Deep Brain Stimulation for Parkinson’s

Imagine reaching for your morning cup of coffee but feeling like you're swimming through molasses to reach it.  While you extend your arm imagine it trembling, perhaps so violently you can't grasp the cup.  Welcome to the world of someone with Parkinson's disease (PD), where these symptoms are the tip of the iceberg.  As the condition progresses many more, and more debilitating issues arise, along with depression and changes in cognition.  Is deep brain stimulation (DBS) the answer?  Rick and I discuss results of a long-term study on this therapy in this week's podcast, as published online in Archives of Neurology.

DBS involves implanting an electrode deep within the brain of a person with PD.  In this study the electrodes were placed in the subthalamic nucleus on both sides of the brain.  The subthalamic nucleus is located just behind the area of the brain that is destroyed in PD, called the substantia nigra, and has multiple connections to brain areas involved in voluntary movement.

Surgery to implant DBS electrodes is exacting and highly technical, utilizing very sophisticated imaging during surgery, which is often done while the patient is awake.  Because of its highly invasive nature, DBS is reserved for people whose PD has progressed to a point of fairly severe disability, after therapy with medications has been tweaked exhaustively.  In this study 41 patients originally had surgery, with 10 year follow-up available in 18 of them. 

Here's what they found:  DBS was effective in reducing the disability related to movement problems, in medicalese called 'motor symptoms,' over this ten-year period.  Improvement immediately following surgery did diminish over time, however, though presumably not to the point it would have without surgical intervention.  Decline was apparent in speech, gait, and posture.

As Rick and I agree in the podcast, PD is quite debilitating and perhaps with current improvements in both imaging and surgical technique, DBS should be employed earlier in the course of the disease.  As we see more and more often, clearly there is a natural history to the progression of PD, and the question arises as to whether intervening sooner would slow PD's course. There's only one way to answer that, of course, and that is to try it systematically compared to medical treatment alone.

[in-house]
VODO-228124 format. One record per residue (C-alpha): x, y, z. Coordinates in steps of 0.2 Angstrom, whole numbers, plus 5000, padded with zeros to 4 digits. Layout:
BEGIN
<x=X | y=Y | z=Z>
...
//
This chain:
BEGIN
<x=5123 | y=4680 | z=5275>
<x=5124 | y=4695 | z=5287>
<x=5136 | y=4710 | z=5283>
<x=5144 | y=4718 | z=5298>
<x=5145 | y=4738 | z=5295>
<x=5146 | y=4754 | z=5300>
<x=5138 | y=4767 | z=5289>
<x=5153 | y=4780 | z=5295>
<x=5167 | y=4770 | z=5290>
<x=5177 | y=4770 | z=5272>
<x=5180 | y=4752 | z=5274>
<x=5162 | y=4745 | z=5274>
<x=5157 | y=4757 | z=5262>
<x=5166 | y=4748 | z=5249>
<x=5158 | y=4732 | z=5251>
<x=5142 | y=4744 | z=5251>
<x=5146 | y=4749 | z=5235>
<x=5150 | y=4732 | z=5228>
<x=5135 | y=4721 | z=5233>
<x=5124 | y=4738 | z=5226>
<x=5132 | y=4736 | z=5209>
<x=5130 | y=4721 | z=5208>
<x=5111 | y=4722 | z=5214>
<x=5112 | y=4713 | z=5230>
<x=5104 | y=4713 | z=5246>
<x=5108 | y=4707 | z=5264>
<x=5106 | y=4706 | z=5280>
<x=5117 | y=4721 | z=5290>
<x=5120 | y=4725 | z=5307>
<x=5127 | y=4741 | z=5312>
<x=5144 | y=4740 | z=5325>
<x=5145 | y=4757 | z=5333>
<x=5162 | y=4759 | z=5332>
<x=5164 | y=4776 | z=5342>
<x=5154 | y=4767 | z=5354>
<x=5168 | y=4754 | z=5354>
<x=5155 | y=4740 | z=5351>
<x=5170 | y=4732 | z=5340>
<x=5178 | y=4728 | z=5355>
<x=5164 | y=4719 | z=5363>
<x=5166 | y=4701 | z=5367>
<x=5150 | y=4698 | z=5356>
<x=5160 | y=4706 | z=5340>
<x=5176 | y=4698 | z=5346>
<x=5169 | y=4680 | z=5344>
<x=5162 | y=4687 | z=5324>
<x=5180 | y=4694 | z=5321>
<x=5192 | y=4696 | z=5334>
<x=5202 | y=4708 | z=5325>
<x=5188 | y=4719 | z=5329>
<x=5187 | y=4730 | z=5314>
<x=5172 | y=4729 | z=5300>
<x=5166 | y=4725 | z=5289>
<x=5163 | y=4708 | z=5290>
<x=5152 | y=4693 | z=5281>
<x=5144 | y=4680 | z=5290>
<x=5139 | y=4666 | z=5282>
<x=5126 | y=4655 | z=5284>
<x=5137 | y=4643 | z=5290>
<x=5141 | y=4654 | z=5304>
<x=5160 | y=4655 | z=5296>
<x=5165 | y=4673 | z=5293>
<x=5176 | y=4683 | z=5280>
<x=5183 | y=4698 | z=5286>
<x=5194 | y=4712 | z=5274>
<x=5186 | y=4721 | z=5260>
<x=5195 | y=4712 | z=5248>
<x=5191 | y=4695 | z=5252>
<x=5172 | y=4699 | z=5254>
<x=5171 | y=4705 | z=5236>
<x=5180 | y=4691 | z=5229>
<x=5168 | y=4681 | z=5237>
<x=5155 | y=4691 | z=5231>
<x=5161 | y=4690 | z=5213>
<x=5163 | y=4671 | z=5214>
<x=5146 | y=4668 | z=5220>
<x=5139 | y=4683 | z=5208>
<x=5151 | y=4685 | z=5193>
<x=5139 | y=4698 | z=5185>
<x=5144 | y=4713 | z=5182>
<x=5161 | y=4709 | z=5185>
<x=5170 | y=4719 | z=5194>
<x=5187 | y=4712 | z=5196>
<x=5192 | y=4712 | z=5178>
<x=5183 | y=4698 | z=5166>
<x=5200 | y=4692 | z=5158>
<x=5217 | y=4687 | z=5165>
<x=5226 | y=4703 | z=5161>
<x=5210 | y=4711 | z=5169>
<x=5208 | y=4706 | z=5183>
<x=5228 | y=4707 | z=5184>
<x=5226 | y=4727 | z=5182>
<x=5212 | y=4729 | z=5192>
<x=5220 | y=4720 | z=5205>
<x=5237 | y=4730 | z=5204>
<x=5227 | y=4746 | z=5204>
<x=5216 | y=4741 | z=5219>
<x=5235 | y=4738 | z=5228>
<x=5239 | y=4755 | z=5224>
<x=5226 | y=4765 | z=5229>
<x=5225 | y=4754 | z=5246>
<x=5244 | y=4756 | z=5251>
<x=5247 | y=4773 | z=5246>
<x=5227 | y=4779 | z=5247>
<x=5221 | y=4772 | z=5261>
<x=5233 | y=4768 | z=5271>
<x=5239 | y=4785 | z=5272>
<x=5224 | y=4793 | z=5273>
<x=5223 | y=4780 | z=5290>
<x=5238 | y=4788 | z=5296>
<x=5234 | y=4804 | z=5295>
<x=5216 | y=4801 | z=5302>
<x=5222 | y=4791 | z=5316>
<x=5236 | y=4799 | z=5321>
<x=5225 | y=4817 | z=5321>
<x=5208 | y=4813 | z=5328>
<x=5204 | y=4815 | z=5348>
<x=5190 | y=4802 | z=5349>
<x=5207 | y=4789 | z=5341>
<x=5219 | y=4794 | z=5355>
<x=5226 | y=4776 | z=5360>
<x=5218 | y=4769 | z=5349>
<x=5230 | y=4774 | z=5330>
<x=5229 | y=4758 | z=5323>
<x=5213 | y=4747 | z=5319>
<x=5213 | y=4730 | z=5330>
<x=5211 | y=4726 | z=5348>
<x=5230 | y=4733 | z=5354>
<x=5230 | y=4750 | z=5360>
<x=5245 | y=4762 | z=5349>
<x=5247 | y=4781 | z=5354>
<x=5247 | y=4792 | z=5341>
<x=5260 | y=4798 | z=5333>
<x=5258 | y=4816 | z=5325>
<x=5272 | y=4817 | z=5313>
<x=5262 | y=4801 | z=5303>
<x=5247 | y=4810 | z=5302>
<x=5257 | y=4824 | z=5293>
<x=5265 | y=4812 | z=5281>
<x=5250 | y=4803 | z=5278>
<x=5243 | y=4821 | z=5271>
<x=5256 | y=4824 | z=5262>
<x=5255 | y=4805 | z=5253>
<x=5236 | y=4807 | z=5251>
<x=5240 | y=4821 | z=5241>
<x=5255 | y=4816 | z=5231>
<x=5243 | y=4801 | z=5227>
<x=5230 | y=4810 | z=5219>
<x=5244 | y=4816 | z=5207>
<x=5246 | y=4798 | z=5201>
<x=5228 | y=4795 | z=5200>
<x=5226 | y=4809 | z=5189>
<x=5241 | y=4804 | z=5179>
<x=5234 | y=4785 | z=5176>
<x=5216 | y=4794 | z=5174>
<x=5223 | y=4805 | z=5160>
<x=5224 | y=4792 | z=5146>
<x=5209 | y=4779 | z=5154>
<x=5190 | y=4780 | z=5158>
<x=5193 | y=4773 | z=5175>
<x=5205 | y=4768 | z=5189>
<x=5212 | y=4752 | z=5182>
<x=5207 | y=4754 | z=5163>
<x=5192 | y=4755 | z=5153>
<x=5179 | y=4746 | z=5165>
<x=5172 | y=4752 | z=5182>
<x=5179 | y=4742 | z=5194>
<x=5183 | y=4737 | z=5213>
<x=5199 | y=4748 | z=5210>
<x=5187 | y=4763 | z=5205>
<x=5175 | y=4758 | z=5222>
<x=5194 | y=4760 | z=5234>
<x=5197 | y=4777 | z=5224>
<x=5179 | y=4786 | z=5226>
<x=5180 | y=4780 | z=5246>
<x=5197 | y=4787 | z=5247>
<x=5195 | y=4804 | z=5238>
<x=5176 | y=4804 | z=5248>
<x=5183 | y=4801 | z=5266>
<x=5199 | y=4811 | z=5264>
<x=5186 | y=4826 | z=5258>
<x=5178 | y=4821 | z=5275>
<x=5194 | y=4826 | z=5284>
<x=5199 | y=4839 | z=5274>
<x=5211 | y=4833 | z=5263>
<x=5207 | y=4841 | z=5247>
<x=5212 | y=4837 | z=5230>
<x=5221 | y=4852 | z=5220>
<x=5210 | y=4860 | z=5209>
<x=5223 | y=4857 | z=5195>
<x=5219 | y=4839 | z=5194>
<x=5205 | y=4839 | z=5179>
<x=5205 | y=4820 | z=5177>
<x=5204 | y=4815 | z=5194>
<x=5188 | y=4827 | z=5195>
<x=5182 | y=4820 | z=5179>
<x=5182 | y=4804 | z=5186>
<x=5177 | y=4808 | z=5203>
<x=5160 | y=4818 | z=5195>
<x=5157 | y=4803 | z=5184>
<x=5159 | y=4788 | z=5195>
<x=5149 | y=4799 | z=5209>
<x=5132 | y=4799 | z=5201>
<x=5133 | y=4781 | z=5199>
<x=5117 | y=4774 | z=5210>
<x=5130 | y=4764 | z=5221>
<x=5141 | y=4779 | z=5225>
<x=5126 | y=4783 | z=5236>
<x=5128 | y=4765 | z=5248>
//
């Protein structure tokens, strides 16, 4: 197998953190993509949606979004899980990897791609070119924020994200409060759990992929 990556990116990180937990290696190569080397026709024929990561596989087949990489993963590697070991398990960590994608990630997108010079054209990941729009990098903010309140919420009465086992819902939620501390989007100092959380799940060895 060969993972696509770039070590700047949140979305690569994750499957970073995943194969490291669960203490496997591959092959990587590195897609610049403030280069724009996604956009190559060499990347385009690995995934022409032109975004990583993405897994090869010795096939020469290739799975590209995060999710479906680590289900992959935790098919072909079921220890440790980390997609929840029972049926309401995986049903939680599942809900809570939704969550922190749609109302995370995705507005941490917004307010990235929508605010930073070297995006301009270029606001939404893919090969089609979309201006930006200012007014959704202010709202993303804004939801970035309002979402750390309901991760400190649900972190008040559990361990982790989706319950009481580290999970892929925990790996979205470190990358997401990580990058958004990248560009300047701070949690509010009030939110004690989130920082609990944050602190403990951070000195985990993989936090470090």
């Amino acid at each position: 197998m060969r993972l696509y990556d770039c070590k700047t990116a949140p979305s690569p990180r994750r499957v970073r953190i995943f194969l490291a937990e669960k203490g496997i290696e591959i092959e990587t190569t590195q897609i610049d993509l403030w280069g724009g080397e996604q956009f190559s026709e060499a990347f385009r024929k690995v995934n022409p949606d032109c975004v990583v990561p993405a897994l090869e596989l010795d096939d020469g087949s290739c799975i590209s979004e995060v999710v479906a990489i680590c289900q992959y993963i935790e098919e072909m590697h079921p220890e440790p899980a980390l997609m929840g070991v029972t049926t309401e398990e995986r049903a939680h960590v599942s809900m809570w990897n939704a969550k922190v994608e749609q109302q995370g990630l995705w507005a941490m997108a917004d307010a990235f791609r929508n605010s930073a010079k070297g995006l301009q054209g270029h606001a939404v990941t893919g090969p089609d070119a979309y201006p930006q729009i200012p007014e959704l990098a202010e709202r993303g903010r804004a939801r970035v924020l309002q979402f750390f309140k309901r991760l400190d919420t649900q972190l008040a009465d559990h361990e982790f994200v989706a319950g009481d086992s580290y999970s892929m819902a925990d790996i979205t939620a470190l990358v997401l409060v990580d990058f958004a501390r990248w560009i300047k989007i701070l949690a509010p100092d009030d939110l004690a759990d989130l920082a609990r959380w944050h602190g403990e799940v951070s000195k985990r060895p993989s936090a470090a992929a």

One of the aspects of PD not improved at all by DBS is the constellation of neuropsychiatric problems that also may develop.  These often include sleep disturbance, sexual dysfunction, depression and cognitive dysfunction.  Additionally, many people with PD report being embarrassed by the condition, especially as a loss of facial expression, speech disturbance, and movement difficulties are immediately apparent to others.  We laud Michael J. Fox and others for acknowledging their PD and doing all they can to assist in research efforts.

Other topics this week include variation in use of angiography to assess the heart's blood vessels around the country, soy supplements and menopausal symptoms, and taking blood (phlebotomy) in people who've had a heart attack and anemia, all in Archives of Internal Medicine.  Until next week, y'all live well.

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{ 2 comments… read them below or add one }


Rayonna September 3, 2011 at 7:03 pm

You're the one with the brians here. I'm watching for your posts.


Jym Leonhard August 14, 2011 at 1:47 pm

As symptoms get worse, people with the disease may have trouble walking, talking or doing simple tasks. They may also have problems such as depression, sleep problems or trouble chewing, swallowing or speaking.

Parkinson's usually begins around age 60, but it can start earlier. It is more common in men than in women. There is no cure for Parkinson's disease. A variety of medicines sometimes help symptoms dramatically.
Jym Leonhard


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